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Dogma in Medieval Jewish ThoughtFrom Maimonides to Abravanel$
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Menachem Kellner

Print publication date: 2004

Print ISBN-13: 9781904113218

Published to Liverpool Scholarship Online: February 2021

DOI: 10.3828/liverpool/9781904113218.001.0001

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PRINTED FROM LIVERPOOL SCHOLARSHIP ONLINE (www.liverpool.universitypressscholarship.com). (c) Copyright Liverpool University Press, 2021. All Rights Reserved. An individual user may print out a PDF of a single chapter of a monograph in LSO for personal use.date: 05 December 2021

From Maimonides to Duran

From Maimonides to Duran

Chapter:
(p.66) 2 From Maimonides to Duran
Source:
Dogma in Medieval Jewish Thought
Author(s):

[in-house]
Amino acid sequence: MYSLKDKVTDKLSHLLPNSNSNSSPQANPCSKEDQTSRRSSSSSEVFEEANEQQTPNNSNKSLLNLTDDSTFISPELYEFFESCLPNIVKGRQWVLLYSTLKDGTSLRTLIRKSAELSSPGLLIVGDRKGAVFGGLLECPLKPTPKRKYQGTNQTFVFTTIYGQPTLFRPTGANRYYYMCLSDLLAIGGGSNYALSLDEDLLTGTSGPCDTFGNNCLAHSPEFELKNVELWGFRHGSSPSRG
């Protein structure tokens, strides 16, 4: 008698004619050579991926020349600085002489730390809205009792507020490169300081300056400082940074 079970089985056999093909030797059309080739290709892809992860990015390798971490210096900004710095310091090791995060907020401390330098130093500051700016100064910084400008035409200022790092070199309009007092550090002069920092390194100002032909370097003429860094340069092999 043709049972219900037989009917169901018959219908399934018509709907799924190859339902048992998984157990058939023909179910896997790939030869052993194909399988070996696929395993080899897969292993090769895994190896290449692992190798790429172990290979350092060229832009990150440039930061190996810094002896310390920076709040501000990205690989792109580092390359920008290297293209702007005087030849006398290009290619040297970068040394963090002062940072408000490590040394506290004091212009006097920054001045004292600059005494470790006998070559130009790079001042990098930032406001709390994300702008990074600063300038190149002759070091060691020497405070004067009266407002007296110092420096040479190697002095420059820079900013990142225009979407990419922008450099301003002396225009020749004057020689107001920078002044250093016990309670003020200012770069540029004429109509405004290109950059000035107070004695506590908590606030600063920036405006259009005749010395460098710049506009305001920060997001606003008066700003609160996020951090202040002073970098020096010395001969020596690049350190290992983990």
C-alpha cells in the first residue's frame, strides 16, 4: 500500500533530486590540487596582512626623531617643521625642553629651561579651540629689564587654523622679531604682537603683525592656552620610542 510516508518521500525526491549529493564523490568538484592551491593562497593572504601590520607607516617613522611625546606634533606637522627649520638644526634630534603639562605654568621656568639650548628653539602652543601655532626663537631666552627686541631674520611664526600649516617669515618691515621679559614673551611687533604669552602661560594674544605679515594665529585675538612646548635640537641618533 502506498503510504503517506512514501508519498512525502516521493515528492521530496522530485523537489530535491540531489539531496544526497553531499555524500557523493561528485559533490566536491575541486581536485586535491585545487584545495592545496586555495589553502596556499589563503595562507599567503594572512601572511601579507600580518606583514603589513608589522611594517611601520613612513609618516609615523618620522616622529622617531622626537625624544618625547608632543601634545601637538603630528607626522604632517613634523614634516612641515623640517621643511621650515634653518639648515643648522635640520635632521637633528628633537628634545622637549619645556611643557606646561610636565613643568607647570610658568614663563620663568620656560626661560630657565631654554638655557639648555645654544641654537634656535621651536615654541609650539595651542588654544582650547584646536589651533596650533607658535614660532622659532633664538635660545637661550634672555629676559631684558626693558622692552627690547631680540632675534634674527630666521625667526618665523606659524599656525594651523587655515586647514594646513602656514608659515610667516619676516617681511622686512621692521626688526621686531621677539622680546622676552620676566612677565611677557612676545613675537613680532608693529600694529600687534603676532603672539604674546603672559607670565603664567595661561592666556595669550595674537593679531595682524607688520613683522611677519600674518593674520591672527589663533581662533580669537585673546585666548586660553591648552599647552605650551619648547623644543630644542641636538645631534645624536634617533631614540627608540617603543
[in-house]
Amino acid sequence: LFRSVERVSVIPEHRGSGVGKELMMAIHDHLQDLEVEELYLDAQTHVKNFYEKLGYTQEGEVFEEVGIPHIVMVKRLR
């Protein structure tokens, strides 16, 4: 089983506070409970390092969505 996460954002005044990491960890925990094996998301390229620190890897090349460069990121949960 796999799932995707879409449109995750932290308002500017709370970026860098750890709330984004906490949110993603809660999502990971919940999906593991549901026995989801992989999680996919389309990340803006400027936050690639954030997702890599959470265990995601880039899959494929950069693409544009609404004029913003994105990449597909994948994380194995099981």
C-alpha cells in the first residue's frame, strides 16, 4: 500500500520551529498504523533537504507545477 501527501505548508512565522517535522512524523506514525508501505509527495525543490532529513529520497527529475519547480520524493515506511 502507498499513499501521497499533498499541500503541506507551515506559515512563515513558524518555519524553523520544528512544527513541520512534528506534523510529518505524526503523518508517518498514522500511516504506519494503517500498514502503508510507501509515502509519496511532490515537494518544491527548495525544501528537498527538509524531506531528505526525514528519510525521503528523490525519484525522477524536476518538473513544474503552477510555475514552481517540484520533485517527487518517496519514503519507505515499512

Menachem Kellner

Publisher:
Liverpool University Press
DOI:10.3828/liverpool/9781904113218.003.0003

This chapter explores the important thinkers who came after Moses Maimonides’ time. During this period there were three basic ways of relating to Maimonides the philosopher, theologian, and halakhist: his work was commented upon, it was subjected to criticism, and it was invoked as an authority. During the thirteenth and fourteenth centuries only five thinkers explicitly contributed to the discussion of creed formulation in Judaism. With the beginning of the fifteenth century the chapter reveals a startling change. While in the thirteenth and fourteenth centuries the question of creed formulation was, at best, of peripheral concern to Jewish intellectuals, in the fifteenth century it moved much closer to the centre of the stage. Indeed, with the glaring exception of Maimonides, no Jewish thinker before the beginning of the fifteenth century devoted systematic, self-conscious, and sustained attention to the question of the dogmas of Judaism.

Keywords:   Judaism, creed formulation, Jewish intellectuals, Jewish thinkers, Jewish thought

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